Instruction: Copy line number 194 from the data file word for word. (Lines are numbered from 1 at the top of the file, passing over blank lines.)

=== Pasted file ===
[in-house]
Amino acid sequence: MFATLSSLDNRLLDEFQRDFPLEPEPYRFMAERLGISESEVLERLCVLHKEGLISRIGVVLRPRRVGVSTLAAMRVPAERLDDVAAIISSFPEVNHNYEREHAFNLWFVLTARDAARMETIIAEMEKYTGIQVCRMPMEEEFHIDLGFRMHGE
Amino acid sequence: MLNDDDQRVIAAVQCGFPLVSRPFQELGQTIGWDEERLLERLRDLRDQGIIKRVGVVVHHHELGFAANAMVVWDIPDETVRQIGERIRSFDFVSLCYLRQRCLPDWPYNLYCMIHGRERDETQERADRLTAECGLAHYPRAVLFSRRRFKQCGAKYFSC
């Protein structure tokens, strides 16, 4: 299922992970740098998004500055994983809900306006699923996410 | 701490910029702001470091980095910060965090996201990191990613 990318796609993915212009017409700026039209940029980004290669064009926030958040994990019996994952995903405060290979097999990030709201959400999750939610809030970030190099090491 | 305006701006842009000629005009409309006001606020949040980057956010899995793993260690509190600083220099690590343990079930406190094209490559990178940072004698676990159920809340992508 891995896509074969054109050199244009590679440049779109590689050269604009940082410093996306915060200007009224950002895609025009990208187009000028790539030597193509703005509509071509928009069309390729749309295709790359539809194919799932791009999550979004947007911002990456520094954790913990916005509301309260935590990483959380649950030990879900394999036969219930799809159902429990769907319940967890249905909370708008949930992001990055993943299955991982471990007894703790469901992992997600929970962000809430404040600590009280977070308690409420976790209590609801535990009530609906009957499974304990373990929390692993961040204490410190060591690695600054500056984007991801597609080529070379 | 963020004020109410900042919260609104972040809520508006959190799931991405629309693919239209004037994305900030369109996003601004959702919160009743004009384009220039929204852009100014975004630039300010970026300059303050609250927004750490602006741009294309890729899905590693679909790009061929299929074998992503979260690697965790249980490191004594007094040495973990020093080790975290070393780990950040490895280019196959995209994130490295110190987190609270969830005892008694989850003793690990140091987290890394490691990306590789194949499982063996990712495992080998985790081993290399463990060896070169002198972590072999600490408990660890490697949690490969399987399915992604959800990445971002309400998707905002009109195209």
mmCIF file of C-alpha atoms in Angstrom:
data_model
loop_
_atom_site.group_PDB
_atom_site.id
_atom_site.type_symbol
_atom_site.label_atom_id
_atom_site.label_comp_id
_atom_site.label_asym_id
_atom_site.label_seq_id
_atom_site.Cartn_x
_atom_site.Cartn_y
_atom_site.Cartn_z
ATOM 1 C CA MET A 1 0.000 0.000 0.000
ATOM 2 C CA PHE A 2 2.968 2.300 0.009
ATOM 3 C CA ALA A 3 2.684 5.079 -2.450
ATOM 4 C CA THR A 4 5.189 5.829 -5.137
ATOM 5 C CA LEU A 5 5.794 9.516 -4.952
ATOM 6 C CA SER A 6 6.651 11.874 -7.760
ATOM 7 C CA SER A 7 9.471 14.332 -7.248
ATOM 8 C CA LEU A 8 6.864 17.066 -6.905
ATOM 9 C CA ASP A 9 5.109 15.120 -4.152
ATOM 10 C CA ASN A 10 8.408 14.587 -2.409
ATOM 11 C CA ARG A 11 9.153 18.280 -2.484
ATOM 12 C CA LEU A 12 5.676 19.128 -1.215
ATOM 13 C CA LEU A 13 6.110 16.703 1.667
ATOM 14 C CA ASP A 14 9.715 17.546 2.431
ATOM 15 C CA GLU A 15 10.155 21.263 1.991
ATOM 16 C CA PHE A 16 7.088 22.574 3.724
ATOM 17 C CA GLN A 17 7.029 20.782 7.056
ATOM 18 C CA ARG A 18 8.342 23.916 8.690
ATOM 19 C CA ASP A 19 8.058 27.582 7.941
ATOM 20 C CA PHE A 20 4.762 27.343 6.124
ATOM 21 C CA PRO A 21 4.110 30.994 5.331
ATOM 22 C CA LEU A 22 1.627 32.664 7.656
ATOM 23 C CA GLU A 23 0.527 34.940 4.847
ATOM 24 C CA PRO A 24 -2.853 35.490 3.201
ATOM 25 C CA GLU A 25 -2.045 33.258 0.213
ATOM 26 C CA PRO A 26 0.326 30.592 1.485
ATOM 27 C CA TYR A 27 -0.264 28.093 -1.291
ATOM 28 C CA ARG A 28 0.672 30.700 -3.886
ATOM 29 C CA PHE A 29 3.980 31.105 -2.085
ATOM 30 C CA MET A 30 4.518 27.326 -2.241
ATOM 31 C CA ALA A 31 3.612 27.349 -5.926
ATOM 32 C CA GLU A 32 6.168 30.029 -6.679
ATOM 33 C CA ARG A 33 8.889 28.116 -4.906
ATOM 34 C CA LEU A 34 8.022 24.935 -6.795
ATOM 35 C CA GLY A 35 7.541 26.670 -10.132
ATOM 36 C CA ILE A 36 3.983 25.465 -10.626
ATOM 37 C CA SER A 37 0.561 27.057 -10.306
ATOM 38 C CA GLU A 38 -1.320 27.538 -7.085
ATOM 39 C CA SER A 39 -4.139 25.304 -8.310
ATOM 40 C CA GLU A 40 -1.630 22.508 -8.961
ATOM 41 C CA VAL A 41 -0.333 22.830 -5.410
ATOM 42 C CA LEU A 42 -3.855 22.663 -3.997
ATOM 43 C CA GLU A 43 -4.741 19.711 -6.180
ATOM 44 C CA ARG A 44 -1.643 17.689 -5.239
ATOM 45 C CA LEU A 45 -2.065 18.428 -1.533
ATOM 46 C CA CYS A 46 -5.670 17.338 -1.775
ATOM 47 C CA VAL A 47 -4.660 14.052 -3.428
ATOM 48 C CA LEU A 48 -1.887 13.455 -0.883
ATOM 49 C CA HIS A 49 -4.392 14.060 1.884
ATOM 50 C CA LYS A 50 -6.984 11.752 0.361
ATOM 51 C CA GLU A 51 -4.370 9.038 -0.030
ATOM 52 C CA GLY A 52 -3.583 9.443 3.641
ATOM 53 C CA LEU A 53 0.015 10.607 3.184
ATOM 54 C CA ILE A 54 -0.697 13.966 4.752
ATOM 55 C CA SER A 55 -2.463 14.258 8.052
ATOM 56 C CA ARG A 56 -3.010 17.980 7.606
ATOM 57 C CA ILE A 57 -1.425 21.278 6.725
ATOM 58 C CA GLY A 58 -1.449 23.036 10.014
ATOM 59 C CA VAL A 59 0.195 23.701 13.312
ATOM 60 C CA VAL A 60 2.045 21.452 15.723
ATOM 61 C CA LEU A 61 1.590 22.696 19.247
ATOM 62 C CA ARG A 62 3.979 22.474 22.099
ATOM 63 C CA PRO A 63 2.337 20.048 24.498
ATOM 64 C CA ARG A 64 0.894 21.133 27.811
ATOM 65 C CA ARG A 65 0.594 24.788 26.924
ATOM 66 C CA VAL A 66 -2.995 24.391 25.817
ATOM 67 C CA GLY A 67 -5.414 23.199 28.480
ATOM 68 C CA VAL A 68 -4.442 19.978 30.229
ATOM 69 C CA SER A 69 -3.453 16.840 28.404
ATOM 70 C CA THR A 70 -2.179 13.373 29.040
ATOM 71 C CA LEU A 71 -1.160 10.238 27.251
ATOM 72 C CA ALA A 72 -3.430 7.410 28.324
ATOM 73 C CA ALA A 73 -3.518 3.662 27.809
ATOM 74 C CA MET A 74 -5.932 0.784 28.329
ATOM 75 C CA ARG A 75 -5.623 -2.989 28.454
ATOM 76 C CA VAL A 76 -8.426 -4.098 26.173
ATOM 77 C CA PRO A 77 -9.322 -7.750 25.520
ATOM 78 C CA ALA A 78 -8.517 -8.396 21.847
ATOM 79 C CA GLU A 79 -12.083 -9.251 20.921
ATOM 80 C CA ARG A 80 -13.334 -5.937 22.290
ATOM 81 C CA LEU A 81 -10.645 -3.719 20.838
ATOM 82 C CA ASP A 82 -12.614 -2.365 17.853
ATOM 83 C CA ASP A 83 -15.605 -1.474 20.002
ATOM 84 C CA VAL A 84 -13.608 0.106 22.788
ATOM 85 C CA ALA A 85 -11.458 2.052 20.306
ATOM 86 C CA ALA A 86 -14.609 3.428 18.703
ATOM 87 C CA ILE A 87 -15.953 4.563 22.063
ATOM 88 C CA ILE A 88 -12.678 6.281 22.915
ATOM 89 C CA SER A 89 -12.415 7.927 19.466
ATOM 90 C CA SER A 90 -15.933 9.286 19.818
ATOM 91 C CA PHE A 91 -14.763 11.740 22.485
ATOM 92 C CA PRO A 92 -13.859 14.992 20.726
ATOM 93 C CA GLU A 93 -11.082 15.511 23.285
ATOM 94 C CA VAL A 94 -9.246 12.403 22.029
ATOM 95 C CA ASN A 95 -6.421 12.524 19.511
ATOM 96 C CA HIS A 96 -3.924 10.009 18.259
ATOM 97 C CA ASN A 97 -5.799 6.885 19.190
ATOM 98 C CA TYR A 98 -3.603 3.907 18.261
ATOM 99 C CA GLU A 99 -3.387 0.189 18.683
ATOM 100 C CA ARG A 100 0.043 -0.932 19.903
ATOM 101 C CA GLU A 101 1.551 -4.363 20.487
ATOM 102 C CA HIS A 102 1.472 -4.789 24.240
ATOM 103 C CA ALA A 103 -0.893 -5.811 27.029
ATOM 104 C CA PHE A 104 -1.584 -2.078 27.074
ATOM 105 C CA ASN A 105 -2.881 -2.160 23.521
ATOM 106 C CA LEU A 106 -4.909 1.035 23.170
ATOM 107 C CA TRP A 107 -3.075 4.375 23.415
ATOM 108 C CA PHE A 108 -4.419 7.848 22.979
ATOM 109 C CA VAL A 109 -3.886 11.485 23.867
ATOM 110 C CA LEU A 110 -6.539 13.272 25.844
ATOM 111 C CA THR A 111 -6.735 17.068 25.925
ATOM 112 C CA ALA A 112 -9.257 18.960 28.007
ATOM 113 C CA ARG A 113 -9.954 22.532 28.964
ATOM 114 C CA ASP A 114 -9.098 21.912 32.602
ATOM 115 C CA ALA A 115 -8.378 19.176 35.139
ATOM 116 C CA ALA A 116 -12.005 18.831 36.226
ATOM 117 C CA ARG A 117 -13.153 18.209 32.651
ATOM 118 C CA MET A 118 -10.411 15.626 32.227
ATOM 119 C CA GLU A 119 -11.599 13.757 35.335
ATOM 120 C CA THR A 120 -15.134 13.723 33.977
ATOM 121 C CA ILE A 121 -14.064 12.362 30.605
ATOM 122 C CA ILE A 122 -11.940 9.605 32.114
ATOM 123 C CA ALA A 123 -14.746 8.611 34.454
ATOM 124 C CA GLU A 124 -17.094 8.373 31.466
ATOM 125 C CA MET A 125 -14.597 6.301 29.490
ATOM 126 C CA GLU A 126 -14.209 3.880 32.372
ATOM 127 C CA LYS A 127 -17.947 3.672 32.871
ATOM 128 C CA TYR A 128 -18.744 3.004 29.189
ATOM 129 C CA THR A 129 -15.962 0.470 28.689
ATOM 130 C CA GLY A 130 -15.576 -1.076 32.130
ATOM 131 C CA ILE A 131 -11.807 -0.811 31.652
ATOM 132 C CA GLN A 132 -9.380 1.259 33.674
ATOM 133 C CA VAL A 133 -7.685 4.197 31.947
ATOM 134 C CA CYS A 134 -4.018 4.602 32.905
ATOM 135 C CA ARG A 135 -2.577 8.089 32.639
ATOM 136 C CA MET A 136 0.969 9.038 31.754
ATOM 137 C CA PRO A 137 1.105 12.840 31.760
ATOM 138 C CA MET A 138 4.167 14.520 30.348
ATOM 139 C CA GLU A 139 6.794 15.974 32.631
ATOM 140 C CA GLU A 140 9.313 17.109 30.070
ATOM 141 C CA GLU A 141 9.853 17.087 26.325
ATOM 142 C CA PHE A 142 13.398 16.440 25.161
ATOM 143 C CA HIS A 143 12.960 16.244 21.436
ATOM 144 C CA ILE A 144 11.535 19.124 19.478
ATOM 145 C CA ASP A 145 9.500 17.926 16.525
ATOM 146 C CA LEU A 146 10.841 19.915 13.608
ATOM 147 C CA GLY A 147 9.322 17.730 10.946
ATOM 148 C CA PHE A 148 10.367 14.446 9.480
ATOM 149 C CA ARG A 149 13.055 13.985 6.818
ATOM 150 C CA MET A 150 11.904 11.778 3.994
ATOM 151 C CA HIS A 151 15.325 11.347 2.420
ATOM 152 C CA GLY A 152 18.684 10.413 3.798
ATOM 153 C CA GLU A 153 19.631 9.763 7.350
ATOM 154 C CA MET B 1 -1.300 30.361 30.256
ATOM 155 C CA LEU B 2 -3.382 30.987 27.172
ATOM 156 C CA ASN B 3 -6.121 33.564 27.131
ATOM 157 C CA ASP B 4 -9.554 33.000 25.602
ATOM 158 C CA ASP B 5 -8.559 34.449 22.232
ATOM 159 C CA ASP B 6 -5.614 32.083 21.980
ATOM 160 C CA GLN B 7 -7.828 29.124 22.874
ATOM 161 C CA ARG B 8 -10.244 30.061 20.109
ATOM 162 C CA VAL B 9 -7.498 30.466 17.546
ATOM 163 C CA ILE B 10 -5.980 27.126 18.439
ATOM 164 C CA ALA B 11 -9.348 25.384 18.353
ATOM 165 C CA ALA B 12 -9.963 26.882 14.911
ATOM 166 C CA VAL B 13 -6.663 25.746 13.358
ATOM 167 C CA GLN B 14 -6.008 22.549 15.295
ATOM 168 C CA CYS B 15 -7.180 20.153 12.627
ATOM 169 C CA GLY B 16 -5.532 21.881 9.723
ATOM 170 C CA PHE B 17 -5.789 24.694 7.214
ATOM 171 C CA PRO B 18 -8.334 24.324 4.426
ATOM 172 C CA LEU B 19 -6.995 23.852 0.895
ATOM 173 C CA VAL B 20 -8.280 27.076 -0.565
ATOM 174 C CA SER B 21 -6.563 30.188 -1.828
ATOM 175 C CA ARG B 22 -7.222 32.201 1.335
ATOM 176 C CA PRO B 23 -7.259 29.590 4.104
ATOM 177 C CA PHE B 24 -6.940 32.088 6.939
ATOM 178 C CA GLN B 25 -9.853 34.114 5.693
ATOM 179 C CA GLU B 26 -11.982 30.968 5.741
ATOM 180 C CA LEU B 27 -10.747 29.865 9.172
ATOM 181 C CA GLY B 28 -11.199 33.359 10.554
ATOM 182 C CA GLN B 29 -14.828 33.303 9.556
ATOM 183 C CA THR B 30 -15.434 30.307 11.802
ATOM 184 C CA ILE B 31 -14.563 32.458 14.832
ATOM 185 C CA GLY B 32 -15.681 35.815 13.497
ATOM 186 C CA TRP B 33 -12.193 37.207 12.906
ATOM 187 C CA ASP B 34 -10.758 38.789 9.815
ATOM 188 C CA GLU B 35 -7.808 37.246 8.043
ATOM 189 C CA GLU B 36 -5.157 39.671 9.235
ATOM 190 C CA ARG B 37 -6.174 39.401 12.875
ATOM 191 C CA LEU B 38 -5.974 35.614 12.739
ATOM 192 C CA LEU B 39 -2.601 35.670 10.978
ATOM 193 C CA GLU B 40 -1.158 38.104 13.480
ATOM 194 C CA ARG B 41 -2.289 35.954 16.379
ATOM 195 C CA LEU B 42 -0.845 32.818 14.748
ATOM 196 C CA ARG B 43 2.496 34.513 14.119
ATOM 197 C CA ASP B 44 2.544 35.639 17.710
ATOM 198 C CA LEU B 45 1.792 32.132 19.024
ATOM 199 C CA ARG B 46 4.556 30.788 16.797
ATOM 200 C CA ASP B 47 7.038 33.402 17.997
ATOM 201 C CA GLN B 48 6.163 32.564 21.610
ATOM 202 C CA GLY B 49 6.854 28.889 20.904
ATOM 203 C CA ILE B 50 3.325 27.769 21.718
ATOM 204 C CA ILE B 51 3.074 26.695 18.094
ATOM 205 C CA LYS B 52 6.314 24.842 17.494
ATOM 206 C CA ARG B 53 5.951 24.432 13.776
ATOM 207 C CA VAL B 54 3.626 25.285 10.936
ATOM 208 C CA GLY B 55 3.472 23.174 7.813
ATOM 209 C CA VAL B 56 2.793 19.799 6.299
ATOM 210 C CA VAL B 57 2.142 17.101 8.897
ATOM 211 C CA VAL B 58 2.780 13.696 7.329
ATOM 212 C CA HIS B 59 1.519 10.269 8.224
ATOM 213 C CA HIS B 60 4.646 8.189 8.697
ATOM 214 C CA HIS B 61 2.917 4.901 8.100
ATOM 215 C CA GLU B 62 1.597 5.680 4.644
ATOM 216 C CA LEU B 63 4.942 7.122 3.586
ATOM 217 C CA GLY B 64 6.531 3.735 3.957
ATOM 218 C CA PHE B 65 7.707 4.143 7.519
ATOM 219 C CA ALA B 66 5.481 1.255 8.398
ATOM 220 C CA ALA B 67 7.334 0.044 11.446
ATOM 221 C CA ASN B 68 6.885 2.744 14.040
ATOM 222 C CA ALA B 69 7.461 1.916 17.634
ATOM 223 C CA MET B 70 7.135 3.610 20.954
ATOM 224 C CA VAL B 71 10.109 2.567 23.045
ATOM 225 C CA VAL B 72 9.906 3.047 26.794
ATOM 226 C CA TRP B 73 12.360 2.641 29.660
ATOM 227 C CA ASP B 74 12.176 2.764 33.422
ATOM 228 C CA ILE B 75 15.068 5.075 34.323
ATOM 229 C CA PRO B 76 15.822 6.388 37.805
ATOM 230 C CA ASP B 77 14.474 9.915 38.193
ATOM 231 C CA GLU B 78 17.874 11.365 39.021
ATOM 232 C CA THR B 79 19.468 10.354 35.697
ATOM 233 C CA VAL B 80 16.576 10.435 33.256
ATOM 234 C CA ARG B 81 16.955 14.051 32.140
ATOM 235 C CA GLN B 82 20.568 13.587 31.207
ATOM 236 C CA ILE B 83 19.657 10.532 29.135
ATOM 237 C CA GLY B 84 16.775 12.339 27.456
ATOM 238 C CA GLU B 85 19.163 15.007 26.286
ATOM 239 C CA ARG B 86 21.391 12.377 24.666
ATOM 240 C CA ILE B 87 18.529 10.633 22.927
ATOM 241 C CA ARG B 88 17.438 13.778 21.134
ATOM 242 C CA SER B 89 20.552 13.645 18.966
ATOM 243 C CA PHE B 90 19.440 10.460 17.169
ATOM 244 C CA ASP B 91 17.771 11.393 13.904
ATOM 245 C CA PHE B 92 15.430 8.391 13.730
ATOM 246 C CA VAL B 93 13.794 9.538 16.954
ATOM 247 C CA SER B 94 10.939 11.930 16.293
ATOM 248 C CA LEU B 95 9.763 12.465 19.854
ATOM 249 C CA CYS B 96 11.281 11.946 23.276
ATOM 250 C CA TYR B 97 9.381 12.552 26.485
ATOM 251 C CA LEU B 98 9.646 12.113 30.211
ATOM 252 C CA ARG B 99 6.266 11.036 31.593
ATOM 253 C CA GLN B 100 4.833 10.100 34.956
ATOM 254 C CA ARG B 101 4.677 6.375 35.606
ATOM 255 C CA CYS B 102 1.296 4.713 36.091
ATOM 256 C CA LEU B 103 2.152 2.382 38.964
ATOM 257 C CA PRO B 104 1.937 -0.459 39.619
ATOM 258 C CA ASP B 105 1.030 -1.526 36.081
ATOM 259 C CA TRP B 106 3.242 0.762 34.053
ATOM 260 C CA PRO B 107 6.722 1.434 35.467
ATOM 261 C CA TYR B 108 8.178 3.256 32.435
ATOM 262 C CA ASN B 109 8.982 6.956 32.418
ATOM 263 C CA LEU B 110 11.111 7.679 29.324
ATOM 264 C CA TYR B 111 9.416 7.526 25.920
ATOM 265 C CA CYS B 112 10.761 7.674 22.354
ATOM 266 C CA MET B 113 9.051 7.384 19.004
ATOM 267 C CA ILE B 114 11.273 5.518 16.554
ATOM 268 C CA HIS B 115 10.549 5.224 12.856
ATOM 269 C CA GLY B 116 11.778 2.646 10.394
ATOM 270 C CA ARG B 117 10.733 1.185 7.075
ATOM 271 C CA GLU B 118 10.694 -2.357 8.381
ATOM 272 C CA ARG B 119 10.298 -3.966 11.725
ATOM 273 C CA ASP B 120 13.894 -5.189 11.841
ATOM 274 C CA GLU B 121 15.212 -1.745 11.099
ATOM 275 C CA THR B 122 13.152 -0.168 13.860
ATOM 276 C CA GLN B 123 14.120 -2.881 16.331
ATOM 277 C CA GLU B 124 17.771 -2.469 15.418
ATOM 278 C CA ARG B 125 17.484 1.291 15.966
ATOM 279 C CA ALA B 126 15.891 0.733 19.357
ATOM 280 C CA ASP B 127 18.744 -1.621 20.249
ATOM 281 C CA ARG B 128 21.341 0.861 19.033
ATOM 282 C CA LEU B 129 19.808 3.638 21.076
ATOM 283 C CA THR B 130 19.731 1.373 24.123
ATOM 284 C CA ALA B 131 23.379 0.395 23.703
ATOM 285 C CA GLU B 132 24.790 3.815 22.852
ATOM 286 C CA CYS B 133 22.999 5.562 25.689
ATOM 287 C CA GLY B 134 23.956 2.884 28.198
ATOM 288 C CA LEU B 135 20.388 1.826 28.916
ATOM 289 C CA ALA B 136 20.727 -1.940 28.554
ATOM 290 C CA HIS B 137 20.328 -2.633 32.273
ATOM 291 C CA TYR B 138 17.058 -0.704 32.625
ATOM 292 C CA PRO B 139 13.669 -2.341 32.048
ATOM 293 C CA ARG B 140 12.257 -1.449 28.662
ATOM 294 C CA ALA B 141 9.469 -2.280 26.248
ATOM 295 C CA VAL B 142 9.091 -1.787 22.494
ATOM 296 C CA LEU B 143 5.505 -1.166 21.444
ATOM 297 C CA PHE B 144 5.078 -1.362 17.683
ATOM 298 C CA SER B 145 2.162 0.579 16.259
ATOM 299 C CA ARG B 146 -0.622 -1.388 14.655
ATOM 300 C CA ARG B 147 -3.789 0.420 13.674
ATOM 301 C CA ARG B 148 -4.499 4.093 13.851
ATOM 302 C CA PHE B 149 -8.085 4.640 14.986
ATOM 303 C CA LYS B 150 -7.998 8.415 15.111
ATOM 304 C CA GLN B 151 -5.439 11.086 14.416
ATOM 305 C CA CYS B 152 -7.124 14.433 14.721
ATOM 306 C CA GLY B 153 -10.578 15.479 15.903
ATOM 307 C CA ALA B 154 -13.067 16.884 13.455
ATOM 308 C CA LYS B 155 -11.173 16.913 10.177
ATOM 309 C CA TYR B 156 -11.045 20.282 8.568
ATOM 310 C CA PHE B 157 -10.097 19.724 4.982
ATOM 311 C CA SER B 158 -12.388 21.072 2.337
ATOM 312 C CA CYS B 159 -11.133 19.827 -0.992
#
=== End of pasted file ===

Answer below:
ATOM 177 C CA PHE B 24 -6.940 32.088 6.939